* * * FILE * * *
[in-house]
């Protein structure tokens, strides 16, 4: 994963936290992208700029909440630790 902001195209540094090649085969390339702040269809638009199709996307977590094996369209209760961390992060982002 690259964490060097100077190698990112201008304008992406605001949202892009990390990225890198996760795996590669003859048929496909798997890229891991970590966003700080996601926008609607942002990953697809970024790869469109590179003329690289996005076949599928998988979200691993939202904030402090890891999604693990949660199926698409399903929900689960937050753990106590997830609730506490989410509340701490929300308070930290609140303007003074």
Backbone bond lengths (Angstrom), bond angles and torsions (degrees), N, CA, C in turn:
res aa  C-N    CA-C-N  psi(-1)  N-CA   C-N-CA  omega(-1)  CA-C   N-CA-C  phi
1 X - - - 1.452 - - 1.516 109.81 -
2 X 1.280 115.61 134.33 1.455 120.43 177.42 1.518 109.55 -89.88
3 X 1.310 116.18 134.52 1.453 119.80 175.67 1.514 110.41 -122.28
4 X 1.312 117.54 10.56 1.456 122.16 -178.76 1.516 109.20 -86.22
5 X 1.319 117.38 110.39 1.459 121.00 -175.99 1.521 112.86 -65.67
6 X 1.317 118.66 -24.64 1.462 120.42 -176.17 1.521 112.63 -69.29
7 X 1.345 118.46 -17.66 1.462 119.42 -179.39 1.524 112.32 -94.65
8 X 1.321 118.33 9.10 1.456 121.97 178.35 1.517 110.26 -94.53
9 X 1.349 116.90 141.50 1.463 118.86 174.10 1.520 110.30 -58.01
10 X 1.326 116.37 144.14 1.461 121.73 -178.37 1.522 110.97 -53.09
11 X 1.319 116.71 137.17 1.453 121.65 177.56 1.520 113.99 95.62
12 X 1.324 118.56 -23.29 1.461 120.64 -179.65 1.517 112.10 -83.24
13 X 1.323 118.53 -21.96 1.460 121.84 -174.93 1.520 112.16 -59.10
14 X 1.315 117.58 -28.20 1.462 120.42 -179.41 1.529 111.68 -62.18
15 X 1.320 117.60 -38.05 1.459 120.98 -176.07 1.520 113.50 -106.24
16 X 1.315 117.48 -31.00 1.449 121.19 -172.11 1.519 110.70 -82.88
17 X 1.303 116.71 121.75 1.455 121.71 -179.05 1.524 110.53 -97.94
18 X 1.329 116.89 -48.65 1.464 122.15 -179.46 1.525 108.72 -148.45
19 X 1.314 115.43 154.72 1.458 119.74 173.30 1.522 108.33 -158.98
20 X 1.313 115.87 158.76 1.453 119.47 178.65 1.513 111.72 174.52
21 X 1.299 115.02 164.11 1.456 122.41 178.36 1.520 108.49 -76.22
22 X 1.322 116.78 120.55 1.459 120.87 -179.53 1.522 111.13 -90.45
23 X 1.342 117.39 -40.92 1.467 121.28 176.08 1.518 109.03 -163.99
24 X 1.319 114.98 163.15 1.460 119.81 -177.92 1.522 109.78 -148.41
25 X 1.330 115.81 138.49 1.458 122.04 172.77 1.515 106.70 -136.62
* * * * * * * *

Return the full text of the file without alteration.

[in-house]
């Protein structure tokens, strides 16, 4: 994963936290992208700029909440630790 902001195209540094090649085969390339702040269809638009199709996307977590094996369209209760961390992060982002 690259964490060097100077190698990112201008304008992406605001949202892009990390990225890198996760795996590669003859048929496909798997890229891991970590966003700080996601926008609607942002990953697809970024790869469109590179003329690289996005076949599928998988979200691993939202904030402090890891999604693990949660199926698409399903929900689960937050753990106590997830609730506490989410509340701490929300308070930290609140303007003074």
Backbone bond lengths (Angstrom), bond angles and torsions (degrees), N, CA, C in turn:
res aa  C-N    CA-C-N  psi(-1)  N-CA   C-N-CA  omega(-1)  CA-C   N-CA-C  phi
1 X - - - 1.452 - - 1.516 109.81 -
2 X 1.280 115.61 134.33 1.455 120.43 177.42 1.518 109.55 -89.88
3 X 1.310 116.18 134.52 1.453 119.80 175.67 1.514 110.41 -122.28
4 X 1.312 117.54 10.56 1.456 122.16 -178.76 1.516 109.20 -86.22
5 X 1.319 117.38 110.39 1.459 121.00 -175.99 1.521 112.86 -65.67
6 X 1.317 118.66 -24.64 1.462 120.42 -176.17 1.521 112.63 -69.29
7 X 1.345 118.46 -17.66 1.462 119.42 -179.39 1.524 112.32 -94.65
8 X 1.321 118.33 9.10 1.456 121.97 178.35 1.517 110.26 -94.53
9 X 1.349 116.90 141.50 1.463 118.86 174.10 1.520 110.30 -58.01
10 X 1.326 116.37 144.14 1.461 121.73 -178.37 1.522 110.97 -53.09
11 X 1.319 116.71 137.17 1.453 121.65 177.56 1.520 113.99 95.62
12 X 1.324 118.56 -23.29 1.461 120.64 -179.65 1.517 112.10 -83.24
13 X 1.323 118.53 -21.96 1.460 121.84 -174.93 1.520 112.16 -59.10
14 X 1.315 117.58 -28.20 1.462 120.42 -179.41 1.529 111.68 -62.18
15 X 1.320 117.60 -38.05 1.459 120.98 -176.07 1.520 113.50 -106.24
16 X 1.315 117.48 -31.00 1.449 121.19 -172.11 1.519 110.70 -82.88
17 X 1.303 116.71 121.75 1.455 121.71 -179.05 1.524 110.53 -97.94
18 X 1.329 116.89 -48.65 1.464 122.15 -179.46 1.525 108.72 -148.45
19 X 1.314 115.43 154.72 1.458 119.74 173.30 1.522 108.33 -158.98
20 X 1.313 115.87 158.76 1.453 119.47 178.65 1.513 111.72 174.52
21 X 1.299 115.02 164.11 1.456 122.41 178.36 1.520 108.49 -76.22
22 X 1.322 116.78 120.55 1.459 120.87 -179.53 1.522 111.13 -90.45
23 X 1.342 117.39 -40.92 1.467 121.28 176.08 1.518 109.03 -163.99
24 X 1.319 114.98 163.15 1.460 119.81 -177.92 1.522 109.78 -148.41
25 X 1.330 115.81 138.49 1.458 122.04 172.77 1.515 106.70 -136.62